Text message crafting is a strategic process. Because you are limited to 160 characters (including spaces), and because it's so important that your message be understood and engaging, experts have developed best practices.
Here is a checklist of tips that will help you get the most out of your texts.
|Offer immediate value. Give the end user the information they want as soon as possible. Before you text, ask yourself, "Why does this matter? Who cares?"|
|Avoid abbreviations or "textese." Use proper grammar and punctuation when possible.|
Just Okay: B4 U go home go 2 the store 4 emergency supplies.
Great: Before you go home, go to the store for emergency supplies.
|Use a link shortener to make room for other important information. Two options are bit.ly or tinyurl. Instructions are found at each site.|
Just Okay: Before you go home, go to the store for emergency supplies. Find open stores here: http://www.kingcounty.gov/healthservices/
Great: Before you go home, go to the store for emergency supplies, like flashlights and batteries. Find open stores here: http://bit.ly/PREPARE.
|Use engaging writing devices to draw the user in. Ask rhetorical questions, invite responses (when possible), and explain how to do something.|
Just Okay: Some stores have emergency supplies like batteries and flashlights. Open stores: http://bit.ly/PREPARE.
Great: On your way home? Stop at a grocery store for emergency supplies like batteries and flashlights. These stores are still open: http://bit.ly/PREPARE.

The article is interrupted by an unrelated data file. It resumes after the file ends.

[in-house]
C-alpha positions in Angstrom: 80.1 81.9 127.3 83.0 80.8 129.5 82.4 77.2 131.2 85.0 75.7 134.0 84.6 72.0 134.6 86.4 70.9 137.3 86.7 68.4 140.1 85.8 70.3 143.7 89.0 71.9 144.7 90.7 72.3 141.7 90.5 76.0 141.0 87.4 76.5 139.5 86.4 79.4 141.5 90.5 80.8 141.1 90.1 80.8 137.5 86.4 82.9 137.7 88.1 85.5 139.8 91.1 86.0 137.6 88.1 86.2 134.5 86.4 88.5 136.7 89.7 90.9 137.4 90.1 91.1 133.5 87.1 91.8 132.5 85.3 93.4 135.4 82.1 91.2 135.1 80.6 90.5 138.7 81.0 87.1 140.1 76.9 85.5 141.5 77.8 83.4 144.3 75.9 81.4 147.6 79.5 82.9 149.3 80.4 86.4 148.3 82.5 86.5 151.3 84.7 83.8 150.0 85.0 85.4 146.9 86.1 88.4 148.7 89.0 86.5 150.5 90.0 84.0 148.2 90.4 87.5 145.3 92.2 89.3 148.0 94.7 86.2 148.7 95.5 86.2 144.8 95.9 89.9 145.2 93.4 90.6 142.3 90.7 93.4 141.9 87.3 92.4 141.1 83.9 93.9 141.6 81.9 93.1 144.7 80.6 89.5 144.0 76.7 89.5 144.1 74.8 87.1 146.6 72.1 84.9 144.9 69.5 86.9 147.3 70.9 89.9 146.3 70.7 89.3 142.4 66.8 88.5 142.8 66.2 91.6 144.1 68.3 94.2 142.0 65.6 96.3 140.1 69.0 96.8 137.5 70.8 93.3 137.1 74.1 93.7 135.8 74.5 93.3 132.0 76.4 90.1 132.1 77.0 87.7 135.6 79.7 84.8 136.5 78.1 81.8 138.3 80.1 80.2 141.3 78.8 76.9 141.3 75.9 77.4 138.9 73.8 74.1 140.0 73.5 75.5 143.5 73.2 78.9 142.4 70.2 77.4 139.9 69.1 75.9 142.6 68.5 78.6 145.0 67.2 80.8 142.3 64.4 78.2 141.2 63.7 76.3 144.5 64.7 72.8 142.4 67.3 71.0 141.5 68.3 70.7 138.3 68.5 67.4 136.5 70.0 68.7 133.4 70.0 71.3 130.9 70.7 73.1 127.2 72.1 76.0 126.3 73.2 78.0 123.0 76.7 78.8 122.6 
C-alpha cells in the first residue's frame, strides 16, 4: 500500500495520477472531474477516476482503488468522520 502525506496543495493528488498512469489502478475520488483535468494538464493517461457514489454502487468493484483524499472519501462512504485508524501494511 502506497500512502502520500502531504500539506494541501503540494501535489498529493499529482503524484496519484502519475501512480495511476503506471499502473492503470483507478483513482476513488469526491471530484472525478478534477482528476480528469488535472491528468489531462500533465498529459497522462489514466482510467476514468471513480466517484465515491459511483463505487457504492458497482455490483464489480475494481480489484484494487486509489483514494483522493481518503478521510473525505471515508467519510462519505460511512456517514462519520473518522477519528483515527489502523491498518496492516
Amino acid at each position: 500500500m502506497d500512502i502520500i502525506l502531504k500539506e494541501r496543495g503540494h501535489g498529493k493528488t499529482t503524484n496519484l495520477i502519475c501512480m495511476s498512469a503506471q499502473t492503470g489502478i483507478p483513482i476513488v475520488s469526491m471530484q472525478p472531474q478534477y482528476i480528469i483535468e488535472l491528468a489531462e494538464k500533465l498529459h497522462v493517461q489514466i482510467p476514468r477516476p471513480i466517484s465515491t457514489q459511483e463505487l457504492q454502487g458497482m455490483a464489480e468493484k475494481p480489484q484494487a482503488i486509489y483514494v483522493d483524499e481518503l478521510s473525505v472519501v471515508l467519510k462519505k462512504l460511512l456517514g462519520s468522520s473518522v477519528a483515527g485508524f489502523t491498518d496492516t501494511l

You already know that text messages are valuable because they allow you to send customized messages. Even when the information you're trying to share needs to reach a large number of people, you can craft messages that explain it in a way that is meaningful to the end user.
For instance, you might want to share emergency preparedness tips with your audience. Think about who you're trying to reach, why they text, and how you can appeal to them.
It's important to understand how to market to different types of text message users. Refresh your memory on the types of text message users.
Each message below is about stocking up on non-perishable food before an emergency, but the messages are crafted to appeal to on-the-go texters, strategic texters, intimate texters, and security texters, respectively.
"Stock up on canned goods during your next trip to the grocery store. It saves time and hassle during an emergency."
"Plan ahead! Stock up on canned goods before an emergency happens."
"Remind your friends and family to stock up on food before disaster strikes. Ask them to remind you!"
"Better safe than sorry! Stock up on canned goods today."
Move ahead to the next topic, Personalization.
Real World Examples
During a flu epidemic situation, Public Health - Seattle & King County (PHSKC) held a mass vaccination clinic. Some children require a second dose of flu vaccine, so PHSKC offered parents the chance to sign up for reminders notifying them that it it was time to follow up. It turns out this wasn't as simple as it sounds. Sometimes, if you're texting to a patient, you may be sending protected health informationAll information related to physical and mental health conditions, provision of health care, and payment for health care that can be connected to a specific person.. Sending PHI via text is a problem because—like any communication channel—it's not 100% secure. So there is a possibility that protected health information could fall into the wrong hands. For example, someone other than the cell phone owner could read the text messages without the phone owner knowing. Do you plan to text patients? For more information, see the page on Messages Containing Protected Health Information.